Ipswich doctor's NHS watch complaint

A SENIOR doctor at Ipswich Hospital said today that the government's “bare below the elbows” policy for NHS staff is potentially dangerous and not backed by science.

A SENIOR doctor at Ipswich Hospital said today that the government's “bare below the elbows” policy for NHS staff is potentially dangerous and not backed by science.

Sarah McCracken, a specialist registrar in geriatric medicine, said the banning of wristwatches and jewellery would do nothing to combat hospital infections.

The Department of Health policy - aimed at tackling the spread of hospital bugs like MRSA and Clostridium difficile - has been introduced from this month.

It tells staff to wear short sleeves, no wristwatch, no jewellery and to avoid wearing ties during clinical practice.

The traditional doctor's white coat will also “not be allowed” and the new guidance “will ensure good hand and wrist washing”.

But Ms McCracken and James Henderson, a specialist registrar in plastic surgery at the Norfolk and Norwich University Hospital NHS Trust, wrote to the British Medical Journal to say that banning wristwatches for doctors is potentially dangerous.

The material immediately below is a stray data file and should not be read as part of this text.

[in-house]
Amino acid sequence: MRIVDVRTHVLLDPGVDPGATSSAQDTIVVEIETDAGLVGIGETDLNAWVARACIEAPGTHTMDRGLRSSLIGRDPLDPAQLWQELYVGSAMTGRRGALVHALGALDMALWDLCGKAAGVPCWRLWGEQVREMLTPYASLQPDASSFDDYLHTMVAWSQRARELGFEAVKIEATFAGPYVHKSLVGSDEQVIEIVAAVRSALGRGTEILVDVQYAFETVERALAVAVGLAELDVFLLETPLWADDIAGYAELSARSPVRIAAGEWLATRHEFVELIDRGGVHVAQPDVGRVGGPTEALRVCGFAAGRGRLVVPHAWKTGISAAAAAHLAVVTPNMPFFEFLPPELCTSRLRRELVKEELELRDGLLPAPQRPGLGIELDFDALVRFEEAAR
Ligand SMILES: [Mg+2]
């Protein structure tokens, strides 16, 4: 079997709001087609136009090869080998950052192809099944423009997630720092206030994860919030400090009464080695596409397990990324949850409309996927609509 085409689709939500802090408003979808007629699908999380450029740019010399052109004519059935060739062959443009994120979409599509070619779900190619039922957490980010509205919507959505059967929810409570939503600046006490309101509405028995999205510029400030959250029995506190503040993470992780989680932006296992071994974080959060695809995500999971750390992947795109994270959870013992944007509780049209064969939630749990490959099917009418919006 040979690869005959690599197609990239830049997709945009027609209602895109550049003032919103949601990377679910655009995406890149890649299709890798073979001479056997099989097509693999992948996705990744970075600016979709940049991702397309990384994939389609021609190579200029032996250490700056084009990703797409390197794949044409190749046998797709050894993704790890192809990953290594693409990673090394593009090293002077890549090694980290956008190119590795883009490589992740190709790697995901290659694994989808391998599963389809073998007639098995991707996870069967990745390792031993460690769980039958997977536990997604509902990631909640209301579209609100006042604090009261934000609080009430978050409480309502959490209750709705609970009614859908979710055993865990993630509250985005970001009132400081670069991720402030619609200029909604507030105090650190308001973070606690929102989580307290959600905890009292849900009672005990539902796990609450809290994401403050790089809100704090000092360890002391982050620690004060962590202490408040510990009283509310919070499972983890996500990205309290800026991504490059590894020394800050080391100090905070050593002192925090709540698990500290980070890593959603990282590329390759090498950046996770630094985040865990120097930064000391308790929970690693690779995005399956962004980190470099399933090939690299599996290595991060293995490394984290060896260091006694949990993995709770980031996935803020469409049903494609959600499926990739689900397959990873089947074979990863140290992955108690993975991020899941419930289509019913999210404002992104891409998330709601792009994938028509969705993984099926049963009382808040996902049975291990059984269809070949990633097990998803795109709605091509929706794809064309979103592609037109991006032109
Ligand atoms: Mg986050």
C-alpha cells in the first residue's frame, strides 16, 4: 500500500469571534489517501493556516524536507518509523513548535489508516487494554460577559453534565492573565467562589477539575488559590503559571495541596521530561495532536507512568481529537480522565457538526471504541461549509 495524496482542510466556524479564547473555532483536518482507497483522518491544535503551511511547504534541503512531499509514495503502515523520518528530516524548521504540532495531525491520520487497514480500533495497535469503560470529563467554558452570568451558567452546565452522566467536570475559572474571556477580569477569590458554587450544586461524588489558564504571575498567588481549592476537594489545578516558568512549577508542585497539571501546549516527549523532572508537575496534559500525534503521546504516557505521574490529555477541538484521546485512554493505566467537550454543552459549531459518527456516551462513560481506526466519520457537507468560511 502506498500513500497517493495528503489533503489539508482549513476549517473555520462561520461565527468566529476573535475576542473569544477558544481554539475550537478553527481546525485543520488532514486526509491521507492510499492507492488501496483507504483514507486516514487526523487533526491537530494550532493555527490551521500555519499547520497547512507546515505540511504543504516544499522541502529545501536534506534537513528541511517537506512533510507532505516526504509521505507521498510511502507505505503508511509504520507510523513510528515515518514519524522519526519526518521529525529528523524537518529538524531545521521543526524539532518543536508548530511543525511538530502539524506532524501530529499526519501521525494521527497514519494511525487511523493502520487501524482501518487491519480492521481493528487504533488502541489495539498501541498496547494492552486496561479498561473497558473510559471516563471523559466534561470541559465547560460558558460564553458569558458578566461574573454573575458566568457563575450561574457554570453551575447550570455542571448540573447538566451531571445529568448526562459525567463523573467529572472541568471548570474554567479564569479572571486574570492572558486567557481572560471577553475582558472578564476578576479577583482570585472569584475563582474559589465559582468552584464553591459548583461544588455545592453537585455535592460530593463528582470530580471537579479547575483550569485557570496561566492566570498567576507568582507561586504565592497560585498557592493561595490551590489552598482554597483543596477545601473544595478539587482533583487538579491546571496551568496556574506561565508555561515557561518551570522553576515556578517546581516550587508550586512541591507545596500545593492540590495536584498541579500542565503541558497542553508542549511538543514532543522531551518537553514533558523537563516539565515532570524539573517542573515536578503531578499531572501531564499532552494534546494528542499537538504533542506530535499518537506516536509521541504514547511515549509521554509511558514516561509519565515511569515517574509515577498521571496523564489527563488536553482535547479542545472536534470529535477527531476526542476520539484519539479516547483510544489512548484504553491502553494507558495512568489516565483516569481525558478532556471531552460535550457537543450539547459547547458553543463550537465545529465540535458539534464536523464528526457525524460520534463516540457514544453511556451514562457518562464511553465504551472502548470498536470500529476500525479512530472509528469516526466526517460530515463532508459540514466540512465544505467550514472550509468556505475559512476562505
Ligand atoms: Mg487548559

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Ipswich Hospital, however, said national guidance was there to reduce the number of infections.

Ms McCracken and Mr Henderson argued that doctors need a second hand to measure things like pulse and respiratory rate, especially in emergency situations.

The doctors cited a study of 20 staff and said it was often not possible for staff to distinguish normal from abnormal pulse and respiratory rate without the use of a second hand.

“This study highlights the necessity for doctors to have sight of a second hand when assessing patients, especially in emergency situations where a clock might not be present,” the doctors wrote.

Fob watches are impractical for some procedures and a ban on wristwatches would oblige trusts to provide each bedspace with its own clock with a second hand - which could be disturbing, they said.

Ipswich hospital spokeswoman Jan Rowsell said: “The view of the senior registrar is a personal and academic one.

“We enforce national guidance on infection control as reducing the rate and number of infections is a top priority for us.”

A DoH spokesman said: “The dress code for clinicians helps to support effective hand-washing and so reduces the risk of patients catching infections.

“It does not prevent clinicians from doing their job. We would expect clinicians to use clocks to measure pulse rates as this is good clinical practice.”